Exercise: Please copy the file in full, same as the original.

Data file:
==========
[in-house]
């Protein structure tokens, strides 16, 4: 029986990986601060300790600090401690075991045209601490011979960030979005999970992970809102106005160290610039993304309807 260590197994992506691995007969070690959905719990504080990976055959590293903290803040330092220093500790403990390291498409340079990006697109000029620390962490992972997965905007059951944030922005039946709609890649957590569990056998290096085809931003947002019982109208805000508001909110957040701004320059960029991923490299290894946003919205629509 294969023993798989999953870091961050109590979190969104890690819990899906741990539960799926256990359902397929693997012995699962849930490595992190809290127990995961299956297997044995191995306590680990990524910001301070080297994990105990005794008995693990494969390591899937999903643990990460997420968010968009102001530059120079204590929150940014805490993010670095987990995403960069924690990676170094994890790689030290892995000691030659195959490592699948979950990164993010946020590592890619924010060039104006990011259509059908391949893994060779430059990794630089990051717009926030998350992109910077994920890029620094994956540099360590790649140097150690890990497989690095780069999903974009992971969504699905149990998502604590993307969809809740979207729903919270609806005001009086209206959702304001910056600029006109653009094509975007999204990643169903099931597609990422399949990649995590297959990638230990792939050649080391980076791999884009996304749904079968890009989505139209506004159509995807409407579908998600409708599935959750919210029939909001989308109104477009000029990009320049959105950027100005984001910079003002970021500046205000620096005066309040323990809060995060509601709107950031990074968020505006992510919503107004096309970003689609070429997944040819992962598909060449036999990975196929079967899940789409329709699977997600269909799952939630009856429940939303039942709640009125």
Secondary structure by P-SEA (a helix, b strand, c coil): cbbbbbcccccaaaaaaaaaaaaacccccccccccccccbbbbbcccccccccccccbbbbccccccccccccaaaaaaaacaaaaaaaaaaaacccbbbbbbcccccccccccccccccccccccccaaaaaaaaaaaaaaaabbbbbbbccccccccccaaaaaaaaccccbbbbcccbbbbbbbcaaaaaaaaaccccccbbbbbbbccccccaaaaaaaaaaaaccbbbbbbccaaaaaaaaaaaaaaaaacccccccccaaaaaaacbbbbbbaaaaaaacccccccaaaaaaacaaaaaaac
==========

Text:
[in-house]
């Protein structure tokens, strides 16, 4: 029986990986601060300790600090401690075991045209601490011979960030979005999970992970809102106005160290610039993304309807 260590197994992506691995007969070690959905719990504080990976055959590293903290803040330092220093500790403990390291498409340079990006697109000029620390962490992972997965905007059951944030922005039946709609890649957590569990056998290096085809931003947002019982109208805000508001909110957040701004320059960029991923490299290894946003919205629509 294969023993798989999953870091961050109590979190969104890690819990899906741990539960799926256990359902397929693997012995699962849930490595992190809290127990995961299956297997044995191995306590680990990524910001301070080297994990105990005794008995693990494969390591899937999903643990990460997420968010968009102001530059120079204590929150940014805490993010670095987990995403960069924690990676170094994890790689030290892995000691030659195959490592699948979950990164993010946020590592890619924010060039104006990011259509059908391949893994060779430059990794630089990051717009926030998350992109910077994920890029620094994956540099360590790649140097150690890990497989690095780069999903974009992971969504699905149990998502604590993307969809809740979207729903919270609806005001009086209206959702304001910056600029006109653009094509975007999204990643169903099931597609990422399949990649995590297959990638230990792939050649080391980076791999884009996304749904079968890009989505139209506004159509995807409407579908998600409708599935959750919210029939909001989308109104477009000029990009320049959105950027100005984001910079003002970021500046205000620096005066309040323990809060995060509601709107950031990074968020505006992510919503107004096309970003689609070429997944040819992962598909060449036999990975196929079967899940789409329709699977997600269909799952939630009856429940939303039942709640009125």
Secondary structure by P-SEA (a helix, b strand, c coil): cbbbbbcccccaaaaaaaaaaaaacccccccccccccccbbbbbcccccccccccccbbbbccccccccccccaaaaaaaacaaaaaaaaaaaacccbbbbbbcccccccccccccccccccccccccaaaaaaaaaaaaaaaabbbbbbbccccccccccaaaaaaaaccccbbbbcccbbbbbbbcaaaaaaaaaccccccbbbbbbbccccccaaaaaaaaaaaaccbbbbbbccaaaaaaaaaaaaaaaaacccccccccaaaaaaacbbbbbbaaaaaaacccccccaaaaaaacaaaaaaac